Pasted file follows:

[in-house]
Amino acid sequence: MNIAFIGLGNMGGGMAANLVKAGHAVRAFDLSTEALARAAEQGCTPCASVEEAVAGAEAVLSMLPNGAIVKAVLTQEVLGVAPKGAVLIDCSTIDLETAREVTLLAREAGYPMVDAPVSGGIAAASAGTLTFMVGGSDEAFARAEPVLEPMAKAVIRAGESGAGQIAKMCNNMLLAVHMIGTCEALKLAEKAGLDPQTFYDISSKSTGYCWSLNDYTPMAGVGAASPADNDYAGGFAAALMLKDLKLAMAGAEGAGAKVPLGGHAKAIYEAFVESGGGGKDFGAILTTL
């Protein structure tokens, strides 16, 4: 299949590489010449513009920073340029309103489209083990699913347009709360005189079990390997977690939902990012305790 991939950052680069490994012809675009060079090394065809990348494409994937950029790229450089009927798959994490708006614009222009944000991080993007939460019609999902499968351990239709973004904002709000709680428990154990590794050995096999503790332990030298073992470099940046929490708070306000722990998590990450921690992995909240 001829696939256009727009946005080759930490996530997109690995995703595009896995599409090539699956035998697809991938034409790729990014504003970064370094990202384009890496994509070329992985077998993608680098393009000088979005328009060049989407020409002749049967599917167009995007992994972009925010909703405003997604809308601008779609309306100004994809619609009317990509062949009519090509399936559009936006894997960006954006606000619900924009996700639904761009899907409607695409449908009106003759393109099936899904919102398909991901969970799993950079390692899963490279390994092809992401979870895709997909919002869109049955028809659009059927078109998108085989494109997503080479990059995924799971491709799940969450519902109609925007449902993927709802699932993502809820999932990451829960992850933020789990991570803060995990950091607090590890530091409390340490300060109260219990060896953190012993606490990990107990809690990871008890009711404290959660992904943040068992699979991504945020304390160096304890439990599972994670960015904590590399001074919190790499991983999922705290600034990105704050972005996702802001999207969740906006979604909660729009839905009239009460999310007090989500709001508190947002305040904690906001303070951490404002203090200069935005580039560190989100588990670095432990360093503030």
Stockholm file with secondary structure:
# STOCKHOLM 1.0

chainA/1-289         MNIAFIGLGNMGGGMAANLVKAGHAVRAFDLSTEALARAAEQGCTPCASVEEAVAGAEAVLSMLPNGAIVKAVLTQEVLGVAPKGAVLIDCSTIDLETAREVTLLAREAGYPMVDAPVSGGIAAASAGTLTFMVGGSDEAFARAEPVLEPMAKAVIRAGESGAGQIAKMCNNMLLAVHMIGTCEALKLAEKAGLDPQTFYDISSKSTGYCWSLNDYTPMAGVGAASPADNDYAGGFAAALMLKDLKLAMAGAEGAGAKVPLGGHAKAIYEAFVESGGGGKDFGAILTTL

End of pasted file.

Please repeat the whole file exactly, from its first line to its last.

[in-house]
Amino acid sequence: MNIAFIGLGNMGGGMAANLVKAGHAVRAFDLSTEALARAAEQGCTPCASVEEAVAGAEAVLSMLPNGAIVKAVLTQEVLGVAPKGAVLIDCSTIDLETAREVTLLAREAGYPMVDAPVSGGIAAASAGTLTFMVGGSDEAFARAEPVLEPMAKAVIRAGESGAGQIAKMCNNMLLAVHMIGTCEALKLAEKAGLDPQTFYDISSKSTGYCWSLNDYTPMAGVGAASPADNDYAGGFAAALMLKDLKLAMAGAEGAGAKVPLGGHAKAIYEAFVESGGGGKDFGAILTTL
């Protein structure tokens, strides 16, 4: 299949590489010449513009920073340029309103489209083990699913347009709360005189079990390997977690939902990012305790 991939950052680069490994012809675009060079090394065809990348494409994937950029790229450089009927798959994490708006614009222009944000991080993007939460019609999902499968351990239709973004904002709000709680428990154990590794050995096999503790332990030298073992470099940046929490708070306000722990998590990450921690992995909240 001829696939256009727009946005080759930490996530997109690995995703595009896995599409090539699956035998697809991938034409790729990014504003970064370094990202384009890496994509070329992985077998993608680098393009000088979005328009060049989407020409002749049967599917167009995007992994972009925010909703405003997604809308601008779609309306100004994809619609009317990509062949009519090509399936559009936006894997960006954006606000619900924009996700639904761009899907409607695409449908009106003759393109099936899904919102398909991901969970799993950079390692899963490279390994092809992401979870895709997909919002869109049955028809659009059927078109998108085989494109997503080479990059995924799971491709799940969450519902109609925007449902993927709802699932993502809820999932990451829960992850933020789990991570803060995990950091607090590890530091409390340490300060109260219990060896953190012993606490990990107990809690990871008890009711404290959660992904943040068992699979991504945020304390160096304890439990599972994670960015904590590399001074919190790499991983999922705290600034990105704050972005996702802001999207969740906006979604909660729009839905009239009460999310007090989500709001508190947002305040904690906001303070951490404002203090200069935005580039560190989100588990670095432990360093503030």
Stockholm file with secondary structure:
# STOCKHOLM 1.0

chainA/1-289         MNIAFIGLGNMGGGMAANLVKAGHAVRAFDLSTEALARAAEQGCTPCASVEEAVAGAEAVLSMLPNGAIVKAVLTQEVLGVAPKGAVLIDCSTIDLETAREVTLLAREAGYPMVDAPVSGGIAAASAGTLTFMVGGSDEAFARAEPVLEPMAKAVIRAGESGAGQIAKMCNNMLLAVHMIGTCEALKLAEKAGLDPQTFYDISSKSTGYCWSLNDYTPMAGVGAASPADNDYAGGFAAALMLKDLKLAMAGAEGAGAKVPLGGHAKAIYEAFVESGGGGKDFGAILTTL